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INCOMING

Steve Cropper, One Good Turn ****

''Something to dream on'' Saturday morning listen, best time of the week: Here's the Colonel, guitar deity Steve Cropper – you've heard him on 'Green Onions,' 'Sittin' on the Dock of the Bay' and 'Soul Man' – on 'One Good Turn' from new album Fire …

Published: 24 Apr 2021. Updated: 13 days.

''Something to dream on'' Saturday morning listen, best time of the week: Here's the Colonel, guitar deity Steve Cropper – you've heard him on 'Green Onions,' 'Sittin' on the Dock of the Bay' and 'Soul Man' – on 'One Good Turn' from new album Fire It Up. The vast majority of the tracks stand up to the ultimate test (forget chin-stroking scrutiny although there's time for that): frequent, sustained, play. Put it this way you could be frittering away precious time needlessly if you don't beat a trail directly to this horns and Hammond-soaked source. Beefy vocals are by Roger C Reale. Nioshi Jackson is on drums, among the personnel. You'll be listening for the genius Cropper guitar sound, the breaks, and digging the riffing horns, these touches that magnify to mean more than any of us will ever begin to know.

Out on Mascot/Provogue

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Alfa Mist, Bring Backs *****

There have been at least four 5-star jazz albums this year (eg Promises, Deepening the River, Hanamichi, All Knavery and Collusion). That's unusual. Bring Backs makes it five. Overall the shape of the album feels varied and there are multiple …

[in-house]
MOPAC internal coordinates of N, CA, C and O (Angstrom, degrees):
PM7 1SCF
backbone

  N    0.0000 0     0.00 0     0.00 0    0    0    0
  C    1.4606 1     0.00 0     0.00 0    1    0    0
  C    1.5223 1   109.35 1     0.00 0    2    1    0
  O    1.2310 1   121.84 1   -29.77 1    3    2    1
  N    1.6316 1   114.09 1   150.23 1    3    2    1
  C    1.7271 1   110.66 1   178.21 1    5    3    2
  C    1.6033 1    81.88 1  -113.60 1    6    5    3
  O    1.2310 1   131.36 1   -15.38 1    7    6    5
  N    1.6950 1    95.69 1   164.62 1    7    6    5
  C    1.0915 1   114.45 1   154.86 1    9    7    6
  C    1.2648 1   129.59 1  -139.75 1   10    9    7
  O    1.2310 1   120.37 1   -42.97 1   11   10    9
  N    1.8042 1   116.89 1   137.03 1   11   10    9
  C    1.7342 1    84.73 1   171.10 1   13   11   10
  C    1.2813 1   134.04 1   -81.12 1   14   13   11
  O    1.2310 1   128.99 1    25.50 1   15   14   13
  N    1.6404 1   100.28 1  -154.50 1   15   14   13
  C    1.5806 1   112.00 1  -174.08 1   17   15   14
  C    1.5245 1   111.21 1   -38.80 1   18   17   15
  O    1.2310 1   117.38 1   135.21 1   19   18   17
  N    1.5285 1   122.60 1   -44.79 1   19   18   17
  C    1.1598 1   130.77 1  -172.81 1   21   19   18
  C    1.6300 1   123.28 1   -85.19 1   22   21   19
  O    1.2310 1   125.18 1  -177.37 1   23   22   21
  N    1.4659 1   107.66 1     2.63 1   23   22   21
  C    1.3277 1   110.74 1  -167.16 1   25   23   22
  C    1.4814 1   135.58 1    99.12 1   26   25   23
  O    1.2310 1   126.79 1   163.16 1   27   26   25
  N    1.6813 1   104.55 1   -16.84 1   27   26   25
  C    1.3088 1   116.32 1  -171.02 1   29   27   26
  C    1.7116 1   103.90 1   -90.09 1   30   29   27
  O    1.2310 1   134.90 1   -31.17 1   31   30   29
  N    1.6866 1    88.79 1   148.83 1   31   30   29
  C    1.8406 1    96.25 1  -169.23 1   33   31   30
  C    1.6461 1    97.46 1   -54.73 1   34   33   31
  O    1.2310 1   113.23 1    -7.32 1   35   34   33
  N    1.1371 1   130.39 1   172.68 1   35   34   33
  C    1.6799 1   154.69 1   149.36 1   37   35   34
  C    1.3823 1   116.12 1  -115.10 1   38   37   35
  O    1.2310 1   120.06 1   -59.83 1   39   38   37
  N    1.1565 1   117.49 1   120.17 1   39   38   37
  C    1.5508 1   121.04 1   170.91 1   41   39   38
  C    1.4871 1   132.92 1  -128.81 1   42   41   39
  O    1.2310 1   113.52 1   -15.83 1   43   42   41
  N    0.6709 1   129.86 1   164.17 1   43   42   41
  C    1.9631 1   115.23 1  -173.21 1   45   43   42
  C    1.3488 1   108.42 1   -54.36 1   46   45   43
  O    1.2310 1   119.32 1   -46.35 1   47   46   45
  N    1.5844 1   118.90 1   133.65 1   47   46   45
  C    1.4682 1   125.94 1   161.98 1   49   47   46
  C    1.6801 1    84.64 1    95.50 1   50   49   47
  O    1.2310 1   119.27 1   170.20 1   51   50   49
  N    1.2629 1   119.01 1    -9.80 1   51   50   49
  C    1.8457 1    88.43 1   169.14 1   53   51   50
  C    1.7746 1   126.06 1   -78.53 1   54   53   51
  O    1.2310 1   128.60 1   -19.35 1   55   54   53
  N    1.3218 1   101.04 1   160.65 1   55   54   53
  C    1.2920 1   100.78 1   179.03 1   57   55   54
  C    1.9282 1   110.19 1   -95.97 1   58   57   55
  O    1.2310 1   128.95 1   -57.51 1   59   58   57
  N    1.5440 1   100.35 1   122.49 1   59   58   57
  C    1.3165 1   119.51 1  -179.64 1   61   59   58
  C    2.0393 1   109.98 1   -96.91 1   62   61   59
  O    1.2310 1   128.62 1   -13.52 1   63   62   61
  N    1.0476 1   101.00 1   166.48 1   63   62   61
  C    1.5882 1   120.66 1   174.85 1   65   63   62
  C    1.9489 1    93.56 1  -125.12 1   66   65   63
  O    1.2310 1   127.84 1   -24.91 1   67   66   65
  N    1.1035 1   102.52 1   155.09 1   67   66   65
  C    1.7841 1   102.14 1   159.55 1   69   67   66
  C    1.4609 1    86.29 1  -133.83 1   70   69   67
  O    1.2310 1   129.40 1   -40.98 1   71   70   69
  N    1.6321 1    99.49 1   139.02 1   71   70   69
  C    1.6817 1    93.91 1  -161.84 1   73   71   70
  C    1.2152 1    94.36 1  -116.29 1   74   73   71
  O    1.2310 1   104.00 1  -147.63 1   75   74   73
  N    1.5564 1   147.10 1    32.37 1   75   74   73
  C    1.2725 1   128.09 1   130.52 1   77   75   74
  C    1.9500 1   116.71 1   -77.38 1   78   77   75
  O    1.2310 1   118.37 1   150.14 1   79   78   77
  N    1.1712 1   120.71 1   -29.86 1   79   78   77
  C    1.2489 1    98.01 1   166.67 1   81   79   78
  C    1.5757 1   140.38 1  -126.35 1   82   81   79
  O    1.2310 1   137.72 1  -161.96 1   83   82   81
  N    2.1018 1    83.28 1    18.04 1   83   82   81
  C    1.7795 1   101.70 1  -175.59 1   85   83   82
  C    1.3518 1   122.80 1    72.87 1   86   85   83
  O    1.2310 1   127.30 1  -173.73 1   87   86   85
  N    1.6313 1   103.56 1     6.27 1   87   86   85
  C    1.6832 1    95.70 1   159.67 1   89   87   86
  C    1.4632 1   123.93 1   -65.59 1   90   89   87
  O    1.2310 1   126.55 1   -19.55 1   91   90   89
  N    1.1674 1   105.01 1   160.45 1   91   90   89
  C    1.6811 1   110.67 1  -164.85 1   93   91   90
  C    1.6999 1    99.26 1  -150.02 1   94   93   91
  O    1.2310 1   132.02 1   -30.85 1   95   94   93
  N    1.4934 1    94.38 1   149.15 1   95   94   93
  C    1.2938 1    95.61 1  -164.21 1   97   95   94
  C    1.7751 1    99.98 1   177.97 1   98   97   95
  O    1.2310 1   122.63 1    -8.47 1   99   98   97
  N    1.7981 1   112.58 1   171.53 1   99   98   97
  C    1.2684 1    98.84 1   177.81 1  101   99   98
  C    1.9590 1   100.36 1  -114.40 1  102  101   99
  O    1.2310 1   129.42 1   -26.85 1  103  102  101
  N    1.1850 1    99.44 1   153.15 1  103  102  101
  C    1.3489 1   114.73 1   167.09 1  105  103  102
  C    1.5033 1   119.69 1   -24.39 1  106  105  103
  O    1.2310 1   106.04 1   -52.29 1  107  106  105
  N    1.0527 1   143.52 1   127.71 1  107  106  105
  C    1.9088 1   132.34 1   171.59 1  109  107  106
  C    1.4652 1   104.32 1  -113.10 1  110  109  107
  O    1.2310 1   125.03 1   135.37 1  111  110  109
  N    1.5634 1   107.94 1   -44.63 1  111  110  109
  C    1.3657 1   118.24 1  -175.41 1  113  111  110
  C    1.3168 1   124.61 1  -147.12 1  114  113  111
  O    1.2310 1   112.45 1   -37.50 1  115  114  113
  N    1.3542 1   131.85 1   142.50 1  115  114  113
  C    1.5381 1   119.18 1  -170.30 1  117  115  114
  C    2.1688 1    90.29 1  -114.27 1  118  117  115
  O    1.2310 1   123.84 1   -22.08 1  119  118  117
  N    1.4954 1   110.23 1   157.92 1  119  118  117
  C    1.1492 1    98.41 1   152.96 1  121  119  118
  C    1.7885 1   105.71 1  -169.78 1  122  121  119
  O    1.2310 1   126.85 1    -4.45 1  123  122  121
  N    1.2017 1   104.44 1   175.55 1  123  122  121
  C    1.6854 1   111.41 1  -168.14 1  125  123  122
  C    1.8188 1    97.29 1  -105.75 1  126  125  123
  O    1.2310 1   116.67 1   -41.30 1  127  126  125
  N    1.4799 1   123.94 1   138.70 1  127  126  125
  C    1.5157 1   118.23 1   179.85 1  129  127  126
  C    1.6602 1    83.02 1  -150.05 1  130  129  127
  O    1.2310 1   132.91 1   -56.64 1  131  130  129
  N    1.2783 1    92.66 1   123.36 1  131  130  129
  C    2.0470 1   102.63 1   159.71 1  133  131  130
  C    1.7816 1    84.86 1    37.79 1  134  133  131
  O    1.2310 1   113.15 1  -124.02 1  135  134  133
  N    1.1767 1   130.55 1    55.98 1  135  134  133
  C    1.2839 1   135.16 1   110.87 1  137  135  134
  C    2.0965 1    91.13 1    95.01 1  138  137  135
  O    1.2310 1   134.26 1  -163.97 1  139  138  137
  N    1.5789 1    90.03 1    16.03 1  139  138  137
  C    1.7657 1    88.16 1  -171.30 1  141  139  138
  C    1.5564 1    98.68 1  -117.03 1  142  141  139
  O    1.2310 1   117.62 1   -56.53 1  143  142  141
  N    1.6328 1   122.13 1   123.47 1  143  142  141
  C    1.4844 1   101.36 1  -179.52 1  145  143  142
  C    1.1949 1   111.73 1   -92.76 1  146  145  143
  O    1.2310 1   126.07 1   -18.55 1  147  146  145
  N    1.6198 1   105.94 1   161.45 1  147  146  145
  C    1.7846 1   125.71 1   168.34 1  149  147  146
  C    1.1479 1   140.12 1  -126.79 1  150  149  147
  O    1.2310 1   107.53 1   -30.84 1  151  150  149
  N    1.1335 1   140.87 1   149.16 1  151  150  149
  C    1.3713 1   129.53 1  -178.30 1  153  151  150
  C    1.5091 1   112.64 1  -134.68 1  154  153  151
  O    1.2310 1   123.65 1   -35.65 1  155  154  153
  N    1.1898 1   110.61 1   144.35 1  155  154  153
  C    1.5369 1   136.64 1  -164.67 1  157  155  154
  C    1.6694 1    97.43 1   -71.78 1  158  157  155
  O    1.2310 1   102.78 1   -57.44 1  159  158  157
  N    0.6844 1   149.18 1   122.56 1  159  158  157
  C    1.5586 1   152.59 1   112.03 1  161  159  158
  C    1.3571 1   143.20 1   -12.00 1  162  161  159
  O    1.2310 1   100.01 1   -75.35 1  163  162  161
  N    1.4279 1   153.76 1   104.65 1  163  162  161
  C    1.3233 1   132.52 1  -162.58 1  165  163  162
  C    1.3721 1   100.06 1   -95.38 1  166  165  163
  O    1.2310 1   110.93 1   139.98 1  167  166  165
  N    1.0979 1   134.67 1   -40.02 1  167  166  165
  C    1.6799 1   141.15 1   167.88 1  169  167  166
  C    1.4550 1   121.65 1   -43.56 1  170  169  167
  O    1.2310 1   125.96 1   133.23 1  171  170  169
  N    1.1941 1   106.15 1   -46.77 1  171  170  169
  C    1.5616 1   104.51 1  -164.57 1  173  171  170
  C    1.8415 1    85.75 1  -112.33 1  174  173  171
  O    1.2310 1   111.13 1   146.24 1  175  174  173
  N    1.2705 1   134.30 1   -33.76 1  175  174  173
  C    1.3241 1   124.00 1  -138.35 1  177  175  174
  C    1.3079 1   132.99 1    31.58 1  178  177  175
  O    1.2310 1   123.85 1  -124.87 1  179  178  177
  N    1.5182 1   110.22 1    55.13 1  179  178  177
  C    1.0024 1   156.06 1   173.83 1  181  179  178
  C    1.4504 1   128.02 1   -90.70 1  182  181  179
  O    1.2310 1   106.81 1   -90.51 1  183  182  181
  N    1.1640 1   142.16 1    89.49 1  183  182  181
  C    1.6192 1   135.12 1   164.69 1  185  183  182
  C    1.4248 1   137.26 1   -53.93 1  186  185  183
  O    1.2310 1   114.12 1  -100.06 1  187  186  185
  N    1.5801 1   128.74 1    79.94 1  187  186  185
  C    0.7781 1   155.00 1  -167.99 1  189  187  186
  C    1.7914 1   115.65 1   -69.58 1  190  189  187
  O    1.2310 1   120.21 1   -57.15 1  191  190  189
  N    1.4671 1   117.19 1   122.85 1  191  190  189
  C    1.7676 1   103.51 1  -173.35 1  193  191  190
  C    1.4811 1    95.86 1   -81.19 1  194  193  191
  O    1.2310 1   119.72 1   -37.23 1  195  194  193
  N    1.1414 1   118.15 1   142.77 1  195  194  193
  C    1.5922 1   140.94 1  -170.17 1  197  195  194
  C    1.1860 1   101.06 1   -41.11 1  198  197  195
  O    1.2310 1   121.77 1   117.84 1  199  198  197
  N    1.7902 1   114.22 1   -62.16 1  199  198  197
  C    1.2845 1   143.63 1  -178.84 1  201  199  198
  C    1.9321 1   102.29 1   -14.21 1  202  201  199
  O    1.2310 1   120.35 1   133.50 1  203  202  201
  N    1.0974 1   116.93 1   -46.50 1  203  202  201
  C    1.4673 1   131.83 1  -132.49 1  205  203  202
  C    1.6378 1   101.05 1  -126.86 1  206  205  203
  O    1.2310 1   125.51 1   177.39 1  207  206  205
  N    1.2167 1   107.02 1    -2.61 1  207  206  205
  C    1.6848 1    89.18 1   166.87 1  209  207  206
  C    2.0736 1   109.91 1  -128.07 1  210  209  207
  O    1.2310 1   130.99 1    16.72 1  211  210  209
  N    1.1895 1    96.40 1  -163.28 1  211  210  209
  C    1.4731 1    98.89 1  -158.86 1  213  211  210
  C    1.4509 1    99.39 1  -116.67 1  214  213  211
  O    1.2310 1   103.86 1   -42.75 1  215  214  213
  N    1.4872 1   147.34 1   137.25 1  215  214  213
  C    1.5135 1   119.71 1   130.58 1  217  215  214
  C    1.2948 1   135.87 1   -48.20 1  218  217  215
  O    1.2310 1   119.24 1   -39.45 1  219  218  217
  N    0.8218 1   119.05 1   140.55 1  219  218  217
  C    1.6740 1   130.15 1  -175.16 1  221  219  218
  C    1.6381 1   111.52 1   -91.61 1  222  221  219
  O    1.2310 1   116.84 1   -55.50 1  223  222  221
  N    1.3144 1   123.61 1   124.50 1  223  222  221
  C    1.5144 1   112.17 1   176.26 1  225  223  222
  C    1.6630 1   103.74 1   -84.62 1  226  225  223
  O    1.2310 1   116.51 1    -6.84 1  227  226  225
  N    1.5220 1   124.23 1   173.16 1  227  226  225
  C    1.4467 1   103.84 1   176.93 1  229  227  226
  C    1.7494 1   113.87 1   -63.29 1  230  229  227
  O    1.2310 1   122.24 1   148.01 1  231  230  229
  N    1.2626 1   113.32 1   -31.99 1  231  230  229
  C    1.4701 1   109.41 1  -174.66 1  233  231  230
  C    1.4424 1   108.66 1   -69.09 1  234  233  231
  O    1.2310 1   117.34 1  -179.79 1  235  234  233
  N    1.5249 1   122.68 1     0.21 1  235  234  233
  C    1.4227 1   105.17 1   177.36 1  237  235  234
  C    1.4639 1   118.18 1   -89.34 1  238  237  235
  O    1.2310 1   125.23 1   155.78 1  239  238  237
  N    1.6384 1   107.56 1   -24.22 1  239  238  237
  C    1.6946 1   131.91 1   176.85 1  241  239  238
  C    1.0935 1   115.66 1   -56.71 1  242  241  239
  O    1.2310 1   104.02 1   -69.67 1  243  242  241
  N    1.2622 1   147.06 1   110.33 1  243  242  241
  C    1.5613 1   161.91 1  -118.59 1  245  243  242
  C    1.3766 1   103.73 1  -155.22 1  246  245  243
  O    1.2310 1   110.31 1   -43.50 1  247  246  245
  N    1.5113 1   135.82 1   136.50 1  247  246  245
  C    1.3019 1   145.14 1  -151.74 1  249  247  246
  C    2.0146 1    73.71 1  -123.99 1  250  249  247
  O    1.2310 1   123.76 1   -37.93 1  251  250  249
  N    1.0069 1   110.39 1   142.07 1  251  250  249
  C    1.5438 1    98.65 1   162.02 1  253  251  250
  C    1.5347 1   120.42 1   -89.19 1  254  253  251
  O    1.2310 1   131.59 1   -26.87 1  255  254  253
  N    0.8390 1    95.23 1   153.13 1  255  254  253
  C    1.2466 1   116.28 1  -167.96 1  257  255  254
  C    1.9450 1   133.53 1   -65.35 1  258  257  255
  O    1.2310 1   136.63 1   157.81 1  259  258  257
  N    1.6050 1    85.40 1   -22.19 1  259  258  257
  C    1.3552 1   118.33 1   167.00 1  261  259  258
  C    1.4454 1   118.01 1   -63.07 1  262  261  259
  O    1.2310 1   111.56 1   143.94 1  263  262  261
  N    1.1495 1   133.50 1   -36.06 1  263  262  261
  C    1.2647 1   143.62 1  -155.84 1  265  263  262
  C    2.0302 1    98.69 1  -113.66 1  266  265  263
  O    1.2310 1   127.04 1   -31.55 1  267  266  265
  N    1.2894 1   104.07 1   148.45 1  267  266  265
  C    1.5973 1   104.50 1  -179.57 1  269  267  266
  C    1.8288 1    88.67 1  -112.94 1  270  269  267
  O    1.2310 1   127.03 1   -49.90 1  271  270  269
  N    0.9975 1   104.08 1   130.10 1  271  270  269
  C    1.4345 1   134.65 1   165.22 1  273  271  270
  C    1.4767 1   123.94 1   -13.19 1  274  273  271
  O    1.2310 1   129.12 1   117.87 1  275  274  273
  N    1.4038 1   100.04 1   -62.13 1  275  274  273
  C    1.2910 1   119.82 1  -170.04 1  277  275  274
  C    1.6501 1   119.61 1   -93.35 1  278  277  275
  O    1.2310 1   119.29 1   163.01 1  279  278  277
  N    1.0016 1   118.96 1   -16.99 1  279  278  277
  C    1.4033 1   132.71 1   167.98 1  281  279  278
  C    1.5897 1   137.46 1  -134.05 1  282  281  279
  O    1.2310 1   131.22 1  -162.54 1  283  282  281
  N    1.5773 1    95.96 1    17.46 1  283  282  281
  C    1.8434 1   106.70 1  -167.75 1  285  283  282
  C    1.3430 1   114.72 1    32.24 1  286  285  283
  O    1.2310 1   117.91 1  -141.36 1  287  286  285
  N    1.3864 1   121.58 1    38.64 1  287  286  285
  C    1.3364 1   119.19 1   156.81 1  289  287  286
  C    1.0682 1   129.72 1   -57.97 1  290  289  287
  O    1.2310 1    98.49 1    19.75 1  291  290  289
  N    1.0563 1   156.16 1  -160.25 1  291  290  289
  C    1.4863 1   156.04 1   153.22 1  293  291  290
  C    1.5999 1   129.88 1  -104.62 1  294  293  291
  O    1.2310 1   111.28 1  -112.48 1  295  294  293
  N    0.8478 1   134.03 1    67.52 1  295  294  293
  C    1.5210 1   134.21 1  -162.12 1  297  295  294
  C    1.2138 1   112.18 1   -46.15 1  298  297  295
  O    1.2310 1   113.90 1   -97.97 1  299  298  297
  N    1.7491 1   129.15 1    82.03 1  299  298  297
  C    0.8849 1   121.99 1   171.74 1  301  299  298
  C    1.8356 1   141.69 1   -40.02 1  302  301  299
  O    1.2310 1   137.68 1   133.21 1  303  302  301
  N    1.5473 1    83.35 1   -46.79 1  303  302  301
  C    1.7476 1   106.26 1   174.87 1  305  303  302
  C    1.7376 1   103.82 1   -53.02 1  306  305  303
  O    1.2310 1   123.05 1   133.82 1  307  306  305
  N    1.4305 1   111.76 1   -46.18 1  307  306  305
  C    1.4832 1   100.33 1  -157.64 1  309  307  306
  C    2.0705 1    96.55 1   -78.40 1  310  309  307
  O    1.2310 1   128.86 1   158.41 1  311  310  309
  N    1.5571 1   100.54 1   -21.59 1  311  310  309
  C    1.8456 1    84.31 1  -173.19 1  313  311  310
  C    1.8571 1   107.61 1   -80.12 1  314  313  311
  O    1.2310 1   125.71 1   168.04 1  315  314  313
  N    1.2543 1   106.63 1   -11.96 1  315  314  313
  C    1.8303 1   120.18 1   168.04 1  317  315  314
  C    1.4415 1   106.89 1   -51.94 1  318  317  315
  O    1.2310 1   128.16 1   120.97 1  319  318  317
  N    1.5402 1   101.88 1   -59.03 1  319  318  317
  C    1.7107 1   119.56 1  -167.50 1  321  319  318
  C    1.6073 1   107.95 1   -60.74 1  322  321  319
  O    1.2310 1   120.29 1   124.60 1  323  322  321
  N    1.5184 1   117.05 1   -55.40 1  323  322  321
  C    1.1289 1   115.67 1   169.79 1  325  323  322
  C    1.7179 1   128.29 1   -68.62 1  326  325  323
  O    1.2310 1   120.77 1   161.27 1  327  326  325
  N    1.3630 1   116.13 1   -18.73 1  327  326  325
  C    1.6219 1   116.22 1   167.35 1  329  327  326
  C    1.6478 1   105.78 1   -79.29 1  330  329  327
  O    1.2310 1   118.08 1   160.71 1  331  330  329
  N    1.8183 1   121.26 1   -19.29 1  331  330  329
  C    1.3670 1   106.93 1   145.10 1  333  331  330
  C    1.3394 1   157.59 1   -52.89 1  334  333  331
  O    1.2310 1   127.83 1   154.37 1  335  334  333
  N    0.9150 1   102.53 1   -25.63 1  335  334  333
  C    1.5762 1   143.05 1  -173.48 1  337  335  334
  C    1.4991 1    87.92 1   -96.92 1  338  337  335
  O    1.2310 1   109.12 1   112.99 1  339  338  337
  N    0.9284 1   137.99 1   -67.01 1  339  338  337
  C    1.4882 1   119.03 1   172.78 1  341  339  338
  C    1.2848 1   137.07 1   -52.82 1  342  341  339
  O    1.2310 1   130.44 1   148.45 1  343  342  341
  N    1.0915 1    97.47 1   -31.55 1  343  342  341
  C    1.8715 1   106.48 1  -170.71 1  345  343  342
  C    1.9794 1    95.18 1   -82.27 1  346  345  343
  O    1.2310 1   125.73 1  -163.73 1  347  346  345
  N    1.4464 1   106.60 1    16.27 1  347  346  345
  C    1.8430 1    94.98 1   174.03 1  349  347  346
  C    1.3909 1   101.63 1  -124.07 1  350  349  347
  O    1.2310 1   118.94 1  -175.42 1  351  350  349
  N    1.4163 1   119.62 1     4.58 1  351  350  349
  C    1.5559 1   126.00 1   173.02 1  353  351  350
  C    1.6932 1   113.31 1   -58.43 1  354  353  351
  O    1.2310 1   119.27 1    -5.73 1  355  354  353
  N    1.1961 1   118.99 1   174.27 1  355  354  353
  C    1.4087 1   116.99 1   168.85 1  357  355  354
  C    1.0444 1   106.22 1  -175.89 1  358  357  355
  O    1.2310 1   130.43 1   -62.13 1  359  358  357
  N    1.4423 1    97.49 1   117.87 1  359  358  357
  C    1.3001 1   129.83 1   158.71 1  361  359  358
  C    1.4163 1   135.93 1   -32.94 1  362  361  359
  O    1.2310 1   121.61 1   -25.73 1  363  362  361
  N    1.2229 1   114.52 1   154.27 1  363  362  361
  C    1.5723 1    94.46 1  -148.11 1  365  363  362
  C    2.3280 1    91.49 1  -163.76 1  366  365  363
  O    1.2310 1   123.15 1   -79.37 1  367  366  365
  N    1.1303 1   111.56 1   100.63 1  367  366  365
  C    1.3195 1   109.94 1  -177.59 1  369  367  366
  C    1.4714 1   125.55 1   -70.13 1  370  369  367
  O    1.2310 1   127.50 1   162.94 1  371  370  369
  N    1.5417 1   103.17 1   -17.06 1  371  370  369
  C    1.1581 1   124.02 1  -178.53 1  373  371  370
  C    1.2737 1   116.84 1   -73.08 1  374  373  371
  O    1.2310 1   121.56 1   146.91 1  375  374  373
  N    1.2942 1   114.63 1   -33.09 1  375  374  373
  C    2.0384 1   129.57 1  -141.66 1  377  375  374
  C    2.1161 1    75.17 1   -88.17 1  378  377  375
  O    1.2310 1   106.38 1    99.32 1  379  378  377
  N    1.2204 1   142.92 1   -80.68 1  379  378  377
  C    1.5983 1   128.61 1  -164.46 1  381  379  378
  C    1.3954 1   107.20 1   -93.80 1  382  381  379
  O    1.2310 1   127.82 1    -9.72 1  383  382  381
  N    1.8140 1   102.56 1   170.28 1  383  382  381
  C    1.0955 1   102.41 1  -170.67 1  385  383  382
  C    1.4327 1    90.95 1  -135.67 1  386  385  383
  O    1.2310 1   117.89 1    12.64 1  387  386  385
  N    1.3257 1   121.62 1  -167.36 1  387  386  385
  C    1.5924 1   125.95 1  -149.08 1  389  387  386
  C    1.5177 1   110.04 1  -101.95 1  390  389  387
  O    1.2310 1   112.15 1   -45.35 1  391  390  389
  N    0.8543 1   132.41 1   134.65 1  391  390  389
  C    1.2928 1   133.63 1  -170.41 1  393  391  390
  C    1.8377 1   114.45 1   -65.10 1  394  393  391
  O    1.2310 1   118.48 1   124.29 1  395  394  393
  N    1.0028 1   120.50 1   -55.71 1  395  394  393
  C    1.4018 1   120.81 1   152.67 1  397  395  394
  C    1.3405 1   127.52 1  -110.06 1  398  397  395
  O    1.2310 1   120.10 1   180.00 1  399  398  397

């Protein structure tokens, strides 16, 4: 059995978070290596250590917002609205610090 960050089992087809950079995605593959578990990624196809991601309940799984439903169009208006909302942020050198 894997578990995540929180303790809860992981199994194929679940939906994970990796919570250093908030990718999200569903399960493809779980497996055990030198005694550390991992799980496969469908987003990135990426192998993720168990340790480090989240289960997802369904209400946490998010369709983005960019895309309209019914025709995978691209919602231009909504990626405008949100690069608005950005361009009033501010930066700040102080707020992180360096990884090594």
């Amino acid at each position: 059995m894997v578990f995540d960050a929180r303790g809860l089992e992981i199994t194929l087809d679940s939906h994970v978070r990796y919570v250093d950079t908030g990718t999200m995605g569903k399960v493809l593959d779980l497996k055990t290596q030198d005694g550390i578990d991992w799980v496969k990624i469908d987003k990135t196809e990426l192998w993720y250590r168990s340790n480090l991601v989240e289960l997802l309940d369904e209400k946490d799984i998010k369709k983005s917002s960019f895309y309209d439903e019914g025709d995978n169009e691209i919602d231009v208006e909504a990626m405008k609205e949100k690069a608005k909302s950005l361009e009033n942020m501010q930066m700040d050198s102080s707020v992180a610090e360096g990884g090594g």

Published: 24 Apr 2021. Updated: 13 days.

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There have been at least four 5-star jazz albums this year (eg Promises, Deepening the River, Hanamichi, All Knavery and Collusion). That's unusual. Bring Backs makes it five. Overall the shape of the album feels varied and there are multiple points of entry and tracks hang together within a universe that Alfa Mist has created. There is a lot more to Bring Backs than On My Ones. OK, plus points: the guitar elements on 'Teki'; the actual recorded sound of the album is a creation in itself and suits the ''internet sound'' age of the past decade better than most; Kaya Thomas-Dyke's vocal on 'People' is excellent; the overt nod to London on 'Mind the Gap' and Barking in particular plus the way grime is fed unglossily in via rapper Lex Amor is unforced and not overdone; 'Run Outs' grows on you through its melancholia; really from this point on Alfa Mist comes into his own usually in a Rhodesy space; then there is the poetry and sadness of 'Last Card (Bumper Cars)'; 'Coasting' is good for its more in-the-pocket jazz club feel; the chamber approach of 'Once a Year' and then the vibey social realism of 'Organic Rust' are other factors worth lingering long over. On Anti-